The European Council adopted the software patent directive on Monday, despite requests from Denmark, Poland and Portugal to reject the directive.
An EU Council spokeswoman said on Monday morning that the Computer Implemented Inventions Directive had been adopted, but was unable to give more details.
According to Florian Mueller, an anti-patent campaigner who watched the public part of the meeting, a minister from Luxembourg said the directive is being adopted to ensure that the Council adheres to its processes and to avoid creating problems for other directives.
"We are adopting the position for institutional reasons so as not to create a precedent which might have a consequence of creating future delays in other processes," the minister said, according to Mueller.
Last week it was reported that Denmark would attempt to have the directive listed as a B-item, rather than an A-item, allowing the text to be renegotiated. The Luxembourg minister admitted that Denmark, Poland and Portugal would have preferred the directive to be listed as a B-item, according to Mueller.
The directive will now be passed to European Parliament, which can reject or amend the proposal, for a second reading.
The Foundation for a Free Information Infrastructure (FFII) accused the EU Council of ignoring the views of both the national parliaments that spoke out against the directive and the European Parliament, which demanded that the directive be restarted.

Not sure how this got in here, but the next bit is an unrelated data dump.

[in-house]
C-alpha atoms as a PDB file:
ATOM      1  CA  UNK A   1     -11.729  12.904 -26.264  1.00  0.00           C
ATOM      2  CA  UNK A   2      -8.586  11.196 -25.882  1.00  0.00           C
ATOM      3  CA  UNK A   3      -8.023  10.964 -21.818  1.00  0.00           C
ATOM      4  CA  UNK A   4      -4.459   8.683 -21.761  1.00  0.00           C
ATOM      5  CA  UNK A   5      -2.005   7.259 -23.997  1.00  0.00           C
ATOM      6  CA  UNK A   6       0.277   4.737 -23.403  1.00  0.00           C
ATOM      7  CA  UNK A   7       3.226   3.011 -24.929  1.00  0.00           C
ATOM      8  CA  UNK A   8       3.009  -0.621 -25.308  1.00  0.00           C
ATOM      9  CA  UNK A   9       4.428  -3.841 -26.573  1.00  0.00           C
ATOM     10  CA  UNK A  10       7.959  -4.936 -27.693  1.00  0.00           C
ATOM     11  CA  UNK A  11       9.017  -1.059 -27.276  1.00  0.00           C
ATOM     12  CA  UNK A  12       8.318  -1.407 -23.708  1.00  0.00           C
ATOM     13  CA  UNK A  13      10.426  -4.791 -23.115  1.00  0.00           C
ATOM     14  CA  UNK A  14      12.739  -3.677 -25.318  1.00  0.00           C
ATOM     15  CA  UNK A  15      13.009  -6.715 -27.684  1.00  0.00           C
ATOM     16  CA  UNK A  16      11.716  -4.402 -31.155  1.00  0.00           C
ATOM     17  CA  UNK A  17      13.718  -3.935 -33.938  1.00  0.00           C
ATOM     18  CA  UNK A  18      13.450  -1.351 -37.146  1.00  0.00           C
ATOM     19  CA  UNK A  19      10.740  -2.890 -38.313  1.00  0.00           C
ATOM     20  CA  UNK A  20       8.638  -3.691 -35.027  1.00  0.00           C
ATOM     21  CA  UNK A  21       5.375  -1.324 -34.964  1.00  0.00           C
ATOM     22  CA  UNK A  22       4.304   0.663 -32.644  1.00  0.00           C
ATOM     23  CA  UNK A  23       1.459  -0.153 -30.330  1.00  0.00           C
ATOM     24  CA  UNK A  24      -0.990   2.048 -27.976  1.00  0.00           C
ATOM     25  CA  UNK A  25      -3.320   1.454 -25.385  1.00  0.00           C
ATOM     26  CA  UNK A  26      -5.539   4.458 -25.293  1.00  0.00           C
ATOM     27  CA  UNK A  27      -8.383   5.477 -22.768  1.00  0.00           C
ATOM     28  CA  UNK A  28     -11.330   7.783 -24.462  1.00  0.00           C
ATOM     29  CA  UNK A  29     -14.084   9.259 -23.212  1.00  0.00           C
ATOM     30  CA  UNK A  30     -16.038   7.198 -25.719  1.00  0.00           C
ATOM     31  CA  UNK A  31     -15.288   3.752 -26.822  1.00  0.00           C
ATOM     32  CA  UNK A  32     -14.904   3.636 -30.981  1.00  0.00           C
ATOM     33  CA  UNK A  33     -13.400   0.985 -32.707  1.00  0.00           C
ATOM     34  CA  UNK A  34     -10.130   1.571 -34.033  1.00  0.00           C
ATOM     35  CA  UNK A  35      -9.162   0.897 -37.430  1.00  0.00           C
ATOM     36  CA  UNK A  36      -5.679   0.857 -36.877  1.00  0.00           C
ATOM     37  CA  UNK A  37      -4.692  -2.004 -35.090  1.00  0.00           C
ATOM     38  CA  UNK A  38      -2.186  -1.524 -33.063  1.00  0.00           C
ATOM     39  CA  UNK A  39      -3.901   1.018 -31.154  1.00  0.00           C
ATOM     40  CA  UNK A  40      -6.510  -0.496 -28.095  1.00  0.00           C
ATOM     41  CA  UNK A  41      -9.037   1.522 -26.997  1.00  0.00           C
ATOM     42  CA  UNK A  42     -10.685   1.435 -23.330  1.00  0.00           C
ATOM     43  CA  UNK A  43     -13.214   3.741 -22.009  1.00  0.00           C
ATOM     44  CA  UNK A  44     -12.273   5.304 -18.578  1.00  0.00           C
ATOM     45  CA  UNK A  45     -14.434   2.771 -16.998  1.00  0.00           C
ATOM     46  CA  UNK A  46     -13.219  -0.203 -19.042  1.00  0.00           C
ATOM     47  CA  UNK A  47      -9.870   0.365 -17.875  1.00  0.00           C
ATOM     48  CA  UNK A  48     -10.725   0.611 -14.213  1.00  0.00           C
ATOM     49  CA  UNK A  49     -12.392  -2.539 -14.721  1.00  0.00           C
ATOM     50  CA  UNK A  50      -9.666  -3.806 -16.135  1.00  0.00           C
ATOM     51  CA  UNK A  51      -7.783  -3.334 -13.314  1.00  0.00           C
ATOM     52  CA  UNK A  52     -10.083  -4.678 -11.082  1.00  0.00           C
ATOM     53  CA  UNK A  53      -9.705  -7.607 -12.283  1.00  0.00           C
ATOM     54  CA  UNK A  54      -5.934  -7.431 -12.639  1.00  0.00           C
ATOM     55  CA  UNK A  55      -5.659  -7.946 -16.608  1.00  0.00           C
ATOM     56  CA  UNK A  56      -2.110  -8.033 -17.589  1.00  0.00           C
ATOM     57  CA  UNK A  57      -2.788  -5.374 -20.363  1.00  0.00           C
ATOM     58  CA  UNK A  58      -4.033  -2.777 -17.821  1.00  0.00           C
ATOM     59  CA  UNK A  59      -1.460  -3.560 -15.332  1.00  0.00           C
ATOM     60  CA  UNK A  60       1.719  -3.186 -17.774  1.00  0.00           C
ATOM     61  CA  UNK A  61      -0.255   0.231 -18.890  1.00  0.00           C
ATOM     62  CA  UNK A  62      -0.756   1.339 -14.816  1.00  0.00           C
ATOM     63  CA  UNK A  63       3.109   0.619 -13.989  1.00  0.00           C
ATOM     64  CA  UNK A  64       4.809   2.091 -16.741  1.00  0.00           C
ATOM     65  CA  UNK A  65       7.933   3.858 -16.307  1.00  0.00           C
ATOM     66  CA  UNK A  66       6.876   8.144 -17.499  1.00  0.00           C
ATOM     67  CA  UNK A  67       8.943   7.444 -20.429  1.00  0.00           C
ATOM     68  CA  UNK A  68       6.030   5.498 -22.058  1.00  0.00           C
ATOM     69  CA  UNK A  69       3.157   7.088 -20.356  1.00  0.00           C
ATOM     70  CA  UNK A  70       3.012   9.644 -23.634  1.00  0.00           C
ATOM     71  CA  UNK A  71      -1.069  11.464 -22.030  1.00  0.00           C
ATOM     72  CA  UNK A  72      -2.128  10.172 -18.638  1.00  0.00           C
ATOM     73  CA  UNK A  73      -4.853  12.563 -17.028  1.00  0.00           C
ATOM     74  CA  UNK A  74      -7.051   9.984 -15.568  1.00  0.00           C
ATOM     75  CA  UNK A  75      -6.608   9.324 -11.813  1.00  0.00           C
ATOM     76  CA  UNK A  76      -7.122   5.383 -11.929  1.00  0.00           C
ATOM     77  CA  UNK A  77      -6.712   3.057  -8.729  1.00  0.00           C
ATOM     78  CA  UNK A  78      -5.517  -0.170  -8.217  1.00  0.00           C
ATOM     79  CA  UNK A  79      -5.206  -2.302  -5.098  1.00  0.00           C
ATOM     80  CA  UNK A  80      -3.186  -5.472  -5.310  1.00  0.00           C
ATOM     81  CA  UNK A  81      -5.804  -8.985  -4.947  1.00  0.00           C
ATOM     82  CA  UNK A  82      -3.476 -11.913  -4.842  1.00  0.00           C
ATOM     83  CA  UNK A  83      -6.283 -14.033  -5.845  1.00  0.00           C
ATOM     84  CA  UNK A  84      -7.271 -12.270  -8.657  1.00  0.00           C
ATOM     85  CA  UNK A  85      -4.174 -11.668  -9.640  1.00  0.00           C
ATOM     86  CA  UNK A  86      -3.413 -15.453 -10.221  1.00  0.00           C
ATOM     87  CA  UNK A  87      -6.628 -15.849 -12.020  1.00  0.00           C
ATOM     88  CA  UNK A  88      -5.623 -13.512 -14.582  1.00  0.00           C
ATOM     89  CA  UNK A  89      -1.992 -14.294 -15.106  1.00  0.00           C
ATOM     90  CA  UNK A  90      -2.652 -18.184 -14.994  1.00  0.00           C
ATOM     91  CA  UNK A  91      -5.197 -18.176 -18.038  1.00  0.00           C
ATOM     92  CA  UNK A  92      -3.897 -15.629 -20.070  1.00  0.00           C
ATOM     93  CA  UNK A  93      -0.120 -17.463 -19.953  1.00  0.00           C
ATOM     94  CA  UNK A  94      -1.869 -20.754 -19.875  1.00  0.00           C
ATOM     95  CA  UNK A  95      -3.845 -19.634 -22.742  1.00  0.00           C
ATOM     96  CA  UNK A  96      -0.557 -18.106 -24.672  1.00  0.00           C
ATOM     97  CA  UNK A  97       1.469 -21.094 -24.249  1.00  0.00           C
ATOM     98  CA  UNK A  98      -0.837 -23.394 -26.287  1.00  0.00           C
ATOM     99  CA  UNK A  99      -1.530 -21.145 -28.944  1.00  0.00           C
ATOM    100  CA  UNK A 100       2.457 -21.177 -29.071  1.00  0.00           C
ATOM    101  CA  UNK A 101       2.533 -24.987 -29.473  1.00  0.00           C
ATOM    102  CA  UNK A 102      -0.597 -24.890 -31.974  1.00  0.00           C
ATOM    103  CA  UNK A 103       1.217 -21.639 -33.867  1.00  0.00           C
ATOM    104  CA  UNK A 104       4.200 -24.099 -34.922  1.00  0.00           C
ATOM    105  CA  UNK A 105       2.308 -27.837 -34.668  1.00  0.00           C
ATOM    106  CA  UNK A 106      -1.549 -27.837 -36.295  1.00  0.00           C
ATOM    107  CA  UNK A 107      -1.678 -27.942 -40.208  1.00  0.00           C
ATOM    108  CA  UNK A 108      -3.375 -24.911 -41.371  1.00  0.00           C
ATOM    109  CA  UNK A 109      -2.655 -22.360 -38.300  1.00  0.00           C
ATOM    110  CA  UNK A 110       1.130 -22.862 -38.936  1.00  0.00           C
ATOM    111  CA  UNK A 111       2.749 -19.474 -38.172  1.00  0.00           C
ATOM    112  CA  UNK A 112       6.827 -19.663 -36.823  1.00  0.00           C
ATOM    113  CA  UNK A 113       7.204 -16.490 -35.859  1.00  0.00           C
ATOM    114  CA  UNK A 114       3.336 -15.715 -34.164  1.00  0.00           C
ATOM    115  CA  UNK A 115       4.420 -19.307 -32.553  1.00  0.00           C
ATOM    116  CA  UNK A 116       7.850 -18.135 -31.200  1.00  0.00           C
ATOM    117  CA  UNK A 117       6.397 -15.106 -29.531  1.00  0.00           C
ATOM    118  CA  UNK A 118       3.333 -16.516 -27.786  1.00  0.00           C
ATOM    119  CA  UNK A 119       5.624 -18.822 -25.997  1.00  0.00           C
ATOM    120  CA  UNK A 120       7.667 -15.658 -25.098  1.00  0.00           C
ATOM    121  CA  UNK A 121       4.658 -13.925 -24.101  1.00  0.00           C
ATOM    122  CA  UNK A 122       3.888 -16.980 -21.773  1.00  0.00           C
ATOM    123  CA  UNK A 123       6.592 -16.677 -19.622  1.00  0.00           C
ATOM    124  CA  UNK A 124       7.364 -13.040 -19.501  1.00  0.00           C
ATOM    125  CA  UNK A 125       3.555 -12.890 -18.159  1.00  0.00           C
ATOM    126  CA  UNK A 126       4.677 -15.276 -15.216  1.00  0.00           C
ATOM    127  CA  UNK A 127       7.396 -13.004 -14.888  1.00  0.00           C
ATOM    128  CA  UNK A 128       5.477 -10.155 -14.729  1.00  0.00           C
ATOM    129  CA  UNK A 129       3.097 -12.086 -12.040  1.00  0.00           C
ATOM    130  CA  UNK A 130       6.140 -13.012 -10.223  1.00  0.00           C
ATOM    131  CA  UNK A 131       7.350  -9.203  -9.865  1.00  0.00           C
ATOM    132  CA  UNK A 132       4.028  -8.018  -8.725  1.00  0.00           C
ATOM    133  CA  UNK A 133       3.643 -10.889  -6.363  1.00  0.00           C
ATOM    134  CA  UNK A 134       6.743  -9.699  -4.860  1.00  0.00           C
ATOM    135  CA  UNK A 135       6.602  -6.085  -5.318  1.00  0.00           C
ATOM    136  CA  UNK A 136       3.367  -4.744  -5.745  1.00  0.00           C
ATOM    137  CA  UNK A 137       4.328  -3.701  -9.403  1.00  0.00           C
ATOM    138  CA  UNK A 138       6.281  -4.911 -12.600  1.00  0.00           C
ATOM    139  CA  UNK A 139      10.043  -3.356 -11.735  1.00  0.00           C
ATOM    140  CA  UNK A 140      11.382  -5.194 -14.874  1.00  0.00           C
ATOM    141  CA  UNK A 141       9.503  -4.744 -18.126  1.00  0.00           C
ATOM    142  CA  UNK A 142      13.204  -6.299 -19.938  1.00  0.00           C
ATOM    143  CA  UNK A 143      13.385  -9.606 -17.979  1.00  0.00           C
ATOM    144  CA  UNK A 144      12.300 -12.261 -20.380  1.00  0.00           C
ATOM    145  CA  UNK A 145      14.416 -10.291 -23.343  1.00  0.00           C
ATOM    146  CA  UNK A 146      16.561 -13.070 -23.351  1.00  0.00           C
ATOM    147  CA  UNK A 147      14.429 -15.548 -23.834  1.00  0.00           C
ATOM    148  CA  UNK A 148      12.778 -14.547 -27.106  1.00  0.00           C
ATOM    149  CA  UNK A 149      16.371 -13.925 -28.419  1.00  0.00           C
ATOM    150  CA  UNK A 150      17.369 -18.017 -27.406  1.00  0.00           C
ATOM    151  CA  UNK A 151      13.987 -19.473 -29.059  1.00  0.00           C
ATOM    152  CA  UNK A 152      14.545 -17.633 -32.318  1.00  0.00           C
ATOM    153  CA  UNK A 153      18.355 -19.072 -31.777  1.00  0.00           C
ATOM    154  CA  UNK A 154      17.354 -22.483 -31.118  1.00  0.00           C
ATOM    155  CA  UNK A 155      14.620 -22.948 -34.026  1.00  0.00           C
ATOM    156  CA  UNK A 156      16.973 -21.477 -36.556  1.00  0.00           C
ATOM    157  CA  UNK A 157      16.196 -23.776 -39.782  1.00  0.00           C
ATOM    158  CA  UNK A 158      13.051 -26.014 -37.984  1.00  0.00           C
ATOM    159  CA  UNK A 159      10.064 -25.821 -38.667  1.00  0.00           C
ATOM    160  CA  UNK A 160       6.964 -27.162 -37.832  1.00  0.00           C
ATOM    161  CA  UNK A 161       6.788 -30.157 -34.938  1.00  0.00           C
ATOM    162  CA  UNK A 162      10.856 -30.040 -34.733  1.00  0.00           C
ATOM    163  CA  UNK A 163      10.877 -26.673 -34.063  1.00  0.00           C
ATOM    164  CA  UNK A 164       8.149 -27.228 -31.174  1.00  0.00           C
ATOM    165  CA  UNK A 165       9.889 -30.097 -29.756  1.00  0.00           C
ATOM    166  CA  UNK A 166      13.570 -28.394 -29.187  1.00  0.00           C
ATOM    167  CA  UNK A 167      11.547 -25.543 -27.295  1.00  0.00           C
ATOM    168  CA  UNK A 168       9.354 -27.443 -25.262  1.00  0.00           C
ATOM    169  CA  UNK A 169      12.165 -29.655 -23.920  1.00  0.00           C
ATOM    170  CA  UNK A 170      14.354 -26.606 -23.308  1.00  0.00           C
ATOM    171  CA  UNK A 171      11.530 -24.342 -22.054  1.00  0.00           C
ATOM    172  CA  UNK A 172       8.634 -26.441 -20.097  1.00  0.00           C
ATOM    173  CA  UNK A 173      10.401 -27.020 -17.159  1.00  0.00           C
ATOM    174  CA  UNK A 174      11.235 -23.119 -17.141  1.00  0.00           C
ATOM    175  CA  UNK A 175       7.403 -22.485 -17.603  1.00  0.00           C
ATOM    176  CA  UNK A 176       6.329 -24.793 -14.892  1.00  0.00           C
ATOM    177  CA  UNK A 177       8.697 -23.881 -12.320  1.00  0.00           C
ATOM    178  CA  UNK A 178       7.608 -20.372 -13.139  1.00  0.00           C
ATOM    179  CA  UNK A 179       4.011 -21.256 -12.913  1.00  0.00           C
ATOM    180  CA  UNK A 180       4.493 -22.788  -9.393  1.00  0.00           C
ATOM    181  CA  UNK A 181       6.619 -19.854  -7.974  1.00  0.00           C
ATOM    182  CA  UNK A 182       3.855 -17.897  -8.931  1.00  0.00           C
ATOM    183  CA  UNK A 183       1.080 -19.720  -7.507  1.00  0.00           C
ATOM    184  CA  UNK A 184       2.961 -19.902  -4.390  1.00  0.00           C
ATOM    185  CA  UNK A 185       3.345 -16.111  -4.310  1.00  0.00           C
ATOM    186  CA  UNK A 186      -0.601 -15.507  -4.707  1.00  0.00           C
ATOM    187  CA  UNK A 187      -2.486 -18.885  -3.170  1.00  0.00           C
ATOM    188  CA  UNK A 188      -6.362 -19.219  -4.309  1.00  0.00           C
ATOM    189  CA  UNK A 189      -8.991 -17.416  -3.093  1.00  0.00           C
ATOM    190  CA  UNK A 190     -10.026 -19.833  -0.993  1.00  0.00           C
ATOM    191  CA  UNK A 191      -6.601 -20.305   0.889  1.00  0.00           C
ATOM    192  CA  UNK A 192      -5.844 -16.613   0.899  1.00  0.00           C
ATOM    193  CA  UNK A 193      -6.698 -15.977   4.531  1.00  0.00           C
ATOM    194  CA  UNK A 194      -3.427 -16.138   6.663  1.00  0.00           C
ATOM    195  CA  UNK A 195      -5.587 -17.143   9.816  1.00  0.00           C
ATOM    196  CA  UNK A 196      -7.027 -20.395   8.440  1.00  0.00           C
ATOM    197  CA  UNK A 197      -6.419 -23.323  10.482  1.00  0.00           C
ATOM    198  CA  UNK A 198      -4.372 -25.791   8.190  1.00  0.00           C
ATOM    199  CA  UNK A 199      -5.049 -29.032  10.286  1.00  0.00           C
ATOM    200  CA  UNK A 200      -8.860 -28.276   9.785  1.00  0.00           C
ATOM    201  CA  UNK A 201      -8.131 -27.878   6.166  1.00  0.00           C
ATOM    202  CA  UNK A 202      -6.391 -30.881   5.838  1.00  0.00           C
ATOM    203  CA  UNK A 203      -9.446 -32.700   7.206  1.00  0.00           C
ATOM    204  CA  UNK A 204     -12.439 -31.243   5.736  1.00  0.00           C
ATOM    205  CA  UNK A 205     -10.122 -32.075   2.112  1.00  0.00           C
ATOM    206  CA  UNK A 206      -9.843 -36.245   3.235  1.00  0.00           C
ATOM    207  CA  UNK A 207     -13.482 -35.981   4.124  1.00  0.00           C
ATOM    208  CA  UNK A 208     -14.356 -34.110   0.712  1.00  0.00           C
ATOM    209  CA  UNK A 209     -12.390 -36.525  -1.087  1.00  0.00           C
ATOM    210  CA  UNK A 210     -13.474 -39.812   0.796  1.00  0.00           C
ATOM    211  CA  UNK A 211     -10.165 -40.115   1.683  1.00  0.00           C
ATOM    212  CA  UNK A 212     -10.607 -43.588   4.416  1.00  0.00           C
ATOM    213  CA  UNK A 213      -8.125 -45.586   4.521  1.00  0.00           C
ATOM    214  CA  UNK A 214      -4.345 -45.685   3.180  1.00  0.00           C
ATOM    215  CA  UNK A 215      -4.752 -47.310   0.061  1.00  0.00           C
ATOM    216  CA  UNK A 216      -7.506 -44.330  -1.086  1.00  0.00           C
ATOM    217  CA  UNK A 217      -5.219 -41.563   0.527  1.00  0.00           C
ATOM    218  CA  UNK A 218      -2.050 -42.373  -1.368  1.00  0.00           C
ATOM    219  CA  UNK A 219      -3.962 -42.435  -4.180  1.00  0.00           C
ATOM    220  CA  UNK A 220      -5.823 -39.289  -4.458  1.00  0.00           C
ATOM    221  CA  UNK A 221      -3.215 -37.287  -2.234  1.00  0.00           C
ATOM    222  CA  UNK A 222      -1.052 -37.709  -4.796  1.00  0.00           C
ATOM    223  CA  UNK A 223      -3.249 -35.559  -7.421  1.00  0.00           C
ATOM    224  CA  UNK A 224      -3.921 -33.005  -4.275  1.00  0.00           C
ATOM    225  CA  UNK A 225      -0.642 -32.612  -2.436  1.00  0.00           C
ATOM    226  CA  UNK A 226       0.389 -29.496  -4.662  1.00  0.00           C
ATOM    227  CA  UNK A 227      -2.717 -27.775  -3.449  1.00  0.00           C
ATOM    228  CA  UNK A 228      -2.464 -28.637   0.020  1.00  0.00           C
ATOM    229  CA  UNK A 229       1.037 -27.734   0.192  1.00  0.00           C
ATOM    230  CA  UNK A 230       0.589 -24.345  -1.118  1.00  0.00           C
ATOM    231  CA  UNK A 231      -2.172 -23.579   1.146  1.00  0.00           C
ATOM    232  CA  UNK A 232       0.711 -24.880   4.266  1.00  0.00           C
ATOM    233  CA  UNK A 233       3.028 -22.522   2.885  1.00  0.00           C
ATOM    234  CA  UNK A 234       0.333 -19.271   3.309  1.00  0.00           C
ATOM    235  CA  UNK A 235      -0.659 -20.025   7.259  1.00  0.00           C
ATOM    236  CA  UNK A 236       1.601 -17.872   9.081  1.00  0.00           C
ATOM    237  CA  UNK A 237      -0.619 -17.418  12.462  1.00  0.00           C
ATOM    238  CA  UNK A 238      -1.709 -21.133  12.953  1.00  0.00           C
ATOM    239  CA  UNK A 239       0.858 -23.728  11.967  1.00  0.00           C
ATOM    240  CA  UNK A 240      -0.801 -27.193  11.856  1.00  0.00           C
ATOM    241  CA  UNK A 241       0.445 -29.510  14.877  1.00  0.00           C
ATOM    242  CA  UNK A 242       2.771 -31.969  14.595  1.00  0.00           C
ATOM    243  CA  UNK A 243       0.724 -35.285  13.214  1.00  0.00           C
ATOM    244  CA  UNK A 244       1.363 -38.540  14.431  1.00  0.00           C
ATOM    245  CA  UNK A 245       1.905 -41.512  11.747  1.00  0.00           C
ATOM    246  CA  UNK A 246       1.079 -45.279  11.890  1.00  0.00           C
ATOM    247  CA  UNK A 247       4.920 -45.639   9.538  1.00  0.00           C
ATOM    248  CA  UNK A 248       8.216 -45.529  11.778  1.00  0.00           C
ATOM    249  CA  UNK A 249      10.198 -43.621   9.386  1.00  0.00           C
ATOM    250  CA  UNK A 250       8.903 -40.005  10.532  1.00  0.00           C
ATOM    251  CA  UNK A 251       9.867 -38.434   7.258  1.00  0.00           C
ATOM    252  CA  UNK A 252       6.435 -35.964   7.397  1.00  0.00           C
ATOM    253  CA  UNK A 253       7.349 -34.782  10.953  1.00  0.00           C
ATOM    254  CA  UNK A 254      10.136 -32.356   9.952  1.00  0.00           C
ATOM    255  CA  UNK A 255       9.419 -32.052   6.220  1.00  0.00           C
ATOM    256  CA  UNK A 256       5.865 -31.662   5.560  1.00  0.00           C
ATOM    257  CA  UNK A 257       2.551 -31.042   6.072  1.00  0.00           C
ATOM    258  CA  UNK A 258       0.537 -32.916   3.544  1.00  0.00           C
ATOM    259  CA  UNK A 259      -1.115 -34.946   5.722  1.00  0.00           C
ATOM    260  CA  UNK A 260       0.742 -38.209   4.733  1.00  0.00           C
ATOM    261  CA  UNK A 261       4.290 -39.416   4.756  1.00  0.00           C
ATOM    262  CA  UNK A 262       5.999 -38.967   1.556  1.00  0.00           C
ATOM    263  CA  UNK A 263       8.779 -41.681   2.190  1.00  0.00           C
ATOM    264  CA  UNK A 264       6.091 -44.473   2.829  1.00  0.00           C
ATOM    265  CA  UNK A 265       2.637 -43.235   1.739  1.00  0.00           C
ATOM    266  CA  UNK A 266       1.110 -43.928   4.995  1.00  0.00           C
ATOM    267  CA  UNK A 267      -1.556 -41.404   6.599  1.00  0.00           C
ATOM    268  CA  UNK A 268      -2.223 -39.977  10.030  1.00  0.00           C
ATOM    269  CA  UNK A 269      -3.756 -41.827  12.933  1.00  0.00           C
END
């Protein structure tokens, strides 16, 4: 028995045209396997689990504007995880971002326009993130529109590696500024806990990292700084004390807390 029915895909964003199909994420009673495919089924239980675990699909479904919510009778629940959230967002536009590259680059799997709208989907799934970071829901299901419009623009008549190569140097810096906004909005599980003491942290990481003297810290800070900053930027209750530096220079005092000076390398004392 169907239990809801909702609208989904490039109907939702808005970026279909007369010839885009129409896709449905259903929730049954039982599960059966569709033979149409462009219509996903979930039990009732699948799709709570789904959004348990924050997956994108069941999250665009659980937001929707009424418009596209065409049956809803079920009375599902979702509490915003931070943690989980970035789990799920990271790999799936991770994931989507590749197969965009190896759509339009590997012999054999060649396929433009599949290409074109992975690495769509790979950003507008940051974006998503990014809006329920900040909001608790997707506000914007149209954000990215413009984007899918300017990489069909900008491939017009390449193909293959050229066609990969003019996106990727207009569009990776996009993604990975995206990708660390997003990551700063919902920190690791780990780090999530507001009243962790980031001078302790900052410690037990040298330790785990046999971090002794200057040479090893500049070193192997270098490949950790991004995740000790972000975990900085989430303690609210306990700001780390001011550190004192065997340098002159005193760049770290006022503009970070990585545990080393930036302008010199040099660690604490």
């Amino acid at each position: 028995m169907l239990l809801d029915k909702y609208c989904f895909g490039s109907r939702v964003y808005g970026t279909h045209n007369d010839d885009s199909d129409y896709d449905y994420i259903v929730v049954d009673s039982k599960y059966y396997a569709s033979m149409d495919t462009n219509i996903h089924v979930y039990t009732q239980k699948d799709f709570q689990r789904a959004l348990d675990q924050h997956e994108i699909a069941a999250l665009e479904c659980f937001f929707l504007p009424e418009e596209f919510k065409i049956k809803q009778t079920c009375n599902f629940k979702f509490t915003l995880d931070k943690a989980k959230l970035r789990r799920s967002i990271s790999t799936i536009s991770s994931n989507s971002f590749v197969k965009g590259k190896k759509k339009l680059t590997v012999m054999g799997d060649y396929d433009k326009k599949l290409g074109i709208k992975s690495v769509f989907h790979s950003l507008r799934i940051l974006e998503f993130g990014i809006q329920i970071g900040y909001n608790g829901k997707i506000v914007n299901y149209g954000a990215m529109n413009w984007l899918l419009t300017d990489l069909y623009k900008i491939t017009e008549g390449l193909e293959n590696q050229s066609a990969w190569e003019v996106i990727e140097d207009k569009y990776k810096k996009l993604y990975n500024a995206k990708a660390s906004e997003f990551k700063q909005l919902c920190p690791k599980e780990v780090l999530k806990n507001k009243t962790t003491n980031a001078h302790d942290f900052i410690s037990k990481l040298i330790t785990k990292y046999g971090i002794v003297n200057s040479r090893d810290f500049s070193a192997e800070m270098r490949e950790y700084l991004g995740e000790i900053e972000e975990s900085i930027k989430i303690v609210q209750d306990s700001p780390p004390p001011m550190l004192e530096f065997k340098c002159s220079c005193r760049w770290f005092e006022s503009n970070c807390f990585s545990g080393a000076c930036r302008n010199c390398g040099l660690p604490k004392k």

"This is a very sad day for democracy, and casts a very dark shadow over the European Constitution, which will give the Council even more power," said the FFII in a statement.
Mueller agreed that the Council's decision was "undemocratic". He said that getting the Parliament to reject or amend the proposal could be difficult
"The hurdle is very high as we need an absolute majority of every member of parliament, which means 367 MEPs for every amendment to the directive," said Mueller.
Hugo Lueders, the director of public policy at pro-patent organisation CompTIA, said he is pleased the Council has adopted the directive. He claims software patents are needed to ensure that the EU can keep to the goals set by the "Lisbon Agenda" --- that the EU will become the world's most competitive and dynamic knowledge-driven economy by 2010.
"We think this directive is overdue," said Lueders. "It's extremely urgent to proceed with the Lisbon Agenda, of which this directive is a key element."